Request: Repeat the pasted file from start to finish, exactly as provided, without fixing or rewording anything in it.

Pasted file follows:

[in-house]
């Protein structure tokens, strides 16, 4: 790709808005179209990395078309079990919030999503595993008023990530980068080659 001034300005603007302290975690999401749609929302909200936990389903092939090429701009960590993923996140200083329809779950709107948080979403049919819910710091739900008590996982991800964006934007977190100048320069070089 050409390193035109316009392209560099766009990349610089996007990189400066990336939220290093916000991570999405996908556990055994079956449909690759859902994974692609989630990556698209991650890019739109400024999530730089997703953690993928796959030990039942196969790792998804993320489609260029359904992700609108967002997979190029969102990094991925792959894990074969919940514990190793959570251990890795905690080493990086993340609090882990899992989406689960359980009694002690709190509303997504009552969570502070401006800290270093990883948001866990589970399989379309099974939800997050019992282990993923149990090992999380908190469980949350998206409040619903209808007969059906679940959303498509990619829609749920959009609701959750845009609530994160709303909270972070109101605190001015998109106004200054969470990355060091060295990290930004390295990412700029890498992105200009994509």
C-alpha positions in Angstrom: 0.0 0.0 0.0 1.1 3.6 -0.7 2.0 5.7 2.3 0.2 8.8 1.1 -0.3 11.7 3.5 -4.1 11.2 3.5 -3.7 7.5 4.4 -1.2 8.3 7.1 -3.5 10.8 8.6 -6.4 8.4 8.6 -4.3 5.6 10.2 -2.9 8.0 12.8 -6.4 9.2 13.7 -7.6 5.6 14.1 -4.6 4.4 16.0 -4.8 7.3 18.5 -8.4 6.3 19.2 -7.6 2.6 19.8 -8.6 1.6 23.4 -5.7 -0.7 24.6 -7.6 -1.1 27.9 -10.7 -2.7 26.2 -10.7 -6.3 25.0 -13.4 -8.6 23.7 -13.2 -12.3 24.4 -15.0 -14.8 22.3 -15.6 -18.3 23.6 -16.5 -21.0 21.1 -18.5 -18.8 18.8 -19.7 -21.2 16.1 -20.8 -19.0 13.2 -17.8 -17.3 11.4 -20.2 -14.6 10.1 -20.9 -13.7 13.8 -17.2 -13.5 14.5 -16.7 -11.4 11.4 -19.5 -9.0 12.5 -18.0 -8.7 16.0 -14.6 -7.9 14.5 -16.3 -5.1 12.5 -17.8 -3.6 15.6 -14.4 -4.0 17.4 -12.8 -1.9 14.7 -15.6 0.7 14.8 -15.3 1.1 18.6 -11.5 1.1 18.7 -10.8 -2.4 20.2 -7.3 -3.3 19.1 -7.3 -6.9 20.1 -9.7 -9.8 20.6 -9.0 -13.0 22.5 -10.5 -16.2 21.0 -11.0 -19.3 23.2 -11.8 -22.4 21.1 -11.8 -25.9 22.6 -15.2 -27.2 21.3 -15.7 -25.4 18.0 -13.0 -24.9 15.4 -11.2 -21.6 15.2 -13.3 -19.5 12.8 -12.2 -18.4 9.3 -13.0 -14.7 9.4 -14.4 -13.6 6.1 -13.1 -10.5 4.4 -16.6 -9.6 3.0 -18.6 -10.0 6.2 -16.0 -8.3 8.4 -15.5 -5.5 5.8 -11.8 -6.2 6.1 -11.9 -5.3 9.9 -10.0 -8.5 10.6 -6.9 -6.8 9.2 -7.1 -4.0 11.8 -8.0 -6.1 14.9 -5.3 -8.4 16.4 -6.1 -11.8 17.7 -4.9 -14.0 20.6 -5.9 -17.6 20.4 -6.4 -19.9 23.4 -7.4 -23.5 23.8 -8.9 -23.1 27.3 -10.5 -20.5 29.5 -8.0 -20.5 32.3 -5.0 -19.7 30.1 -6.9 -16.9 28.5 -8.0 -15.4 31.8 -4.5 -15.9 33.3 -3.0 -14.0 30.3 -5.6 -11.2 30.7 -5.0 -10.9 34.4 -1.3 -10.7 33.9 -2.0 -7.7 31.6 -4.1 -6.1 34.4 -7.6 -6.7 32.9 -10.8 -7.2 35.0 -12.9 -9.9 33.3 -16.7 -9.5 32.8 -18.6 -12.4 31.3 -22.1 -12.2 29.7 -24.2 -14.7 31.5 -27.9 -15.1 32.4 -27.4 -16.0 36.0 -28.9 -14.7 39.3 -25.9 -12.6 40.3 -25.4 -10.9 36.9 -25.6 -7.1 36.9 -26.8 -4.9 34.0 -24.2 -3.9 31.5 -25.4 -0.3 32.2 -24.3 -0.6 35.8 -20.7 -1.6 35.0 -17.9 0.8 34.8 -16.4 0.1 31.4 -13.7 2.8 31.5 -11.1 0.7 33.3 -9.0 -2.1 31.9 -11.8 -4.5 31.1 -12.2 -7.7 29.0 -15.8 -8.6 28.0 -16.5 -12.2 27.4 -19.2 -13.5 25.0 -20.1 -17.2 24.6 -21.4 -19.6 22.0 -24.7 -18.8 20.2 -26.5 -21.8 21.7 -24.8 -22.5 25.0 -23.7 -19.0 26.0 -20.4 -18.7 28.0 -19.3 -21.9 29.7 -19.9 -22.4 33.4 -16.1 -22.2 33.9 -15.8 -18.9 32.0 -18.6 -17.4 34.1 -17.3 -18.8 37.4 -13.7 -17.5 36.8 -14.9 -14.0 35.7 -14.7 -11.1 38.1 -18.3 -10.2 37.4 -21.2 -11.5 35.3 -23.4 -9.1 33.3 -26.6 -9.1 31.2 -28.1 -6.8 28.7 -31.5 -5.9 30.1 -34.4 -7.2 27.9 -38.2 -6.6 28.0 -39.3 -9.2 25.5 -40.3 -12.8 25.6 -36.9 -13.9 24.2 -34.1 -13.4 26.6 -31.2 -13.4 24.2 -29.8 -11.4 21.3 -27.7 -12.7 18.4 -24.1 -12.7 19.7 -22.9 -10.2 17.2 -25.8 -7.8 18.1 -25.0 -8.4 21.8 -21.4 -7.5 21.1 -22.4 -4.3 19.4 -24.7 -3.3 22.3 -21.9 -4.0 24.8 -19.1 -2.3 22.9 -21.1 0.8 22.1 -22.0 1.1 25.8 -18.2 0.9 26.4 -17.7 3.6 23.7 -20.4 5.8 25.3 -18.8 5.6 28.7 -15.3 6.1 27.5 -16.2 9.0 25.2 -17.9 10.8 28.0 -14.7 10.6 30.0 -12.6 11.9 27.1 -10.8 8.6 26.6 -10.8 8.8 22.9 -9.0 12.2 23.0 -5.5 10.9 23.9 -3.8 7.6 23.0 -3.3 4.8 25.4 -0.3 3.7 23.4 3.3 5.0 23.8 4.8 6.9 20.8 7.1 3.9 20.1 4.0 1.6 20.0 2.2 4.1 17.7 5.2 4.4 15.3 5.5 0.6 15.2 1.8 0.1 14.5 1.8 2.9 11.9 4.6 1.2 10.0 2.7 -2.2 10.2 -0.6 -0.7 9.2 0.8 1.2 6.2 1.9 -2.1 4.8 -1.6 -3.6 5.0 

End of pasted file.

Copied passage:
[in-house]
């Protein structure tokens, strides 16, 4: 790709808005179209990395078309079990919030999503595993008023990530980068080659 001034300005603007302290975690999401749609929302909200936990389903092939090429701009960590993923996140200083329809779950709107948080979403049919819910710091739900008590996982991800964006934007977190100048320069070089 050409390193035109316009392209560099766009990349610089996007990189400066990336939220290093916000991570999405996908556990055994079956449909690759859902994974692609989630990556698209991650890019739109400024999530730089997703953690993928796959030990039942196969790792998804993320489609260029359904992700609108967002997979190029969102990094991925792959894990074969919940514990190793959570251990890795905690080493990086993340609090882990899992989406689960359980009694002690709190509303997504009552969570502070401006800290270093990883948001866990589970399989379309099974939800997050019992282990993923149990090992999380908190469980949350998206409040619903209808007969059906679940959303498509990619829609749920959009609701959750845009609530994160709303909270972070109101605190001015998109106004200054969470990355060091060295990290930004390295990412700029890498992105200009994509």
C-alpha positions in Angstrom: 0.0 0.0 0.0 1.1 3.6 -0.7 2.0 5.7 2.3 0.2 8.8 1.1 -0.3 11.7 3.5 -4.1 11.2 3.5 -3.7 7.5 4.4 -1.2 8.3 7.1 -3.5 10.8 8.6 -6.4 8.4 8.6 -4.3 5.6 10.2 -2.9 8.0 12.8 -6.4 9.2 13.7 -7.6 5.6 14.1 -4.6 4.4 16.0 -4.8 7.3 18.5 -8.4 6.3 19.2 -7.6 2.6 19.8 -8.6 1.6 23.4 -5.7 -0.7 24.6 -7.6 -1.1 27.9 -10.7 -2.7 26.2 -10.7 -6.3 25.0 -13.4 -8.6 23.7 -13.2 -12.3 24.4 -15.0 -14.8 22.3 -15.6 -18.3 23.6 -16.5 -21.0 21.1 -18.5 -18.8 18.8 -19.7 -21.2 16.1 -20.8 -19.0 13.2 -17.8 -17.3 11.4 -20.2 -14.6 10.1 -20.9 -13.7 13.8 -17.2 -13.5 14.5 -16.7 -11.4 11.4 -19.5 -9.0 12.5 -18.0 -8.7 16.0 -14.6 -7.9 14.5 -16.3 -5.1 12.5 -17.8 -3.6 15.6 -14.4 -4.0 17.4 -12.8 -1.9 14.7 -15.6 0.7 14.8 -15.3 1.1 18.6 -11.5 1.1 18.7 -10.8 -2.4 20.2 -7.3 -3.3 19.1 -7.3 -6.9 20.1 -9.7 -9.8 20.6 -9.0 -13.0 22.5 -10.5 -16.2 21.0 -11.0 -19.3 23.2 -11.8 -22.4 21.1 -11.8 -25.9 22.6 -15.2 -27.2 21.3 -15.7 -25.4 18.0 -13.0 -24.9 15.4 -11.2 -21.6 15.2 -13.3 -19.5 12.8 -12.2 -18.4 9.3 -13.0 -14.7 9.4 -14.4 -13.6 6.1 -13.1 -10.5 4.4 -16.6 -9.6 3.0 -18.6 -10.0 6.2 -16.0 -8.3 8.4 -15.5 -5.5 5.8 -11.8 -6.2 6.1 -11.9 -5.3 9.9 -10.0 -8.5 10.6 -6.9 -6.8 9.2 -7.1 -4.0 11.8 -8.0 -6.1 14.9 -5.3 -8.4 16.4 -6.1 -11.8 17.7 -4.9 -14.0 20.6 -5.9 -17.6 20.4 -6.4 -19.9 23.4 -7.4 -23.5 23.8 -8.9 -23.1 27.3 -10.5 -20.5 29.5 -8.0 -20.5 32.3 -5.0 -19.7 30.1 -6.9 -16.9 28.5 -8.0 -15.4 31.8 -4.5 -15.9 33.3 -3.0 -14.0 30.3 -5.6 -11.2 30.7 -5.0 -10.9 34.4 -1.3 -10.7 33.9 -2.0 -7.7 31.6 -4.1 -6.1 34.4 -7.6 -6.7 32.9 -10.8 -7.2 35.0 -12.9 -9.9 33.3 -16.7 -9.5 32.8 -18.6 -12.4 31.3 -22.1 -12.2 29.7 -24.2 -14.7 31.5 -27.9 -15.1 32.4 -27.4 -16.0 36.0 -28.9 -14.7 39.3 -25.9 -12.6 40.3 -25.4 -10.9 36.9 -25.6 -7.1 36.9 -26.8 -4.9 34.0 -24.2 -3.9 31.5 -25.4 -0.3 32.2 -24.3 -0.6 35.8 -20.7 -1.6 35.0 -17.9 0.8 34.8 -16.4 0.1 31.4 -13.7 2.8 31.5 -11.1 0.7 33.3 -9.0 -2.1 31.9 -11.8 -4.5 31.1 -12.2 -7.7 29.0 -15.8 -8.6 28.0 -16.5 -12.2 27.4 -19.2 -13.5 25.0 -20.1 -17.2 24.6 -21.4 -19.6 22.0 -24.7 -18.8 20.2 -26.5 -21.8 21.7 -24.8 -22.5 25.0 -23.7 -19.0 26.0 -20.4 -18.7 28.0 -19.3 -21.9 29.7 -19.9 -22.4 33.4 -16.1 -22.2 33.9 -15.8 -18.9 32.0 -18.6 -17.4 34.1 -17.3 -18.8 37.4 -13.7 -17.5 36.8 -14.9 -14.0 35.7 -14.7 -11.1 38.1 -18.3 -10.2 37.4 -21.2 -11.5 35.3 -23.4 -9.1 33.3 -26.6 -9.1 31.2 -28.1 -6.8 28.7 -31.5 -5.9 30.1 -34.4 -7.2 27.9 -38.2 -6.6 28.0 -39.3 -9.2 25.5 -40.3 -12.8 25.6 -36.9 -13.9 24.2 -34.1 -13.4 26.6 -31.2 -13.4 24.2 -29.8 -11.4 21.3 -27.7 -12.7 18.4 -24.1 -12.7 19.7 -22.9 -10.2 17.2 -25.8 -7.8 18.1 -25.0 -8.4 21.8 -21.4 -7.5 21.1 -22.4 -4.3 19.4 -24.7 -3.3 22.3 -21.9 -4.0 24.8 -19.1 -2.3 22.9 -21.1 0.8 22.1 -22.0 1.1 25.8 -18.2 0.9 26.4 -17.7 3.6 23.7 -20.4 5.8 25.3 -18.8 5.6 28.7 -15.3 6.1 27.5 -16.2 9.0 25.2 -17.9 10.8 28.0 -14.7 10.6 30.0 -12.6 11.9 27.1 -10.8 8.6 26.6 -10.8 8.8 22.9 -9.0 12.2 23.0 -5.5 10.9 23.9 -3.8 7.6 23.0 -3.3 4.8 25.4 -0.3 3.7 23.4 3.3 5.0 23.8 4.8 6.9 20.8 7.1 3.9 20.1 4.0 1.6 20.0 2.2 4.1 17.7 5.2 4.4 15.3 5.5 0.6 15.2 1.8 0.1 14.5 1.8 2.9 11.9 4.6 1.2 10.0 2.7 -2.2 10.2 -0.6 -0.7 9.2 0.8 1.2 6.2 1.9 -2.1 4.8 -1.6 -3.6 5.0 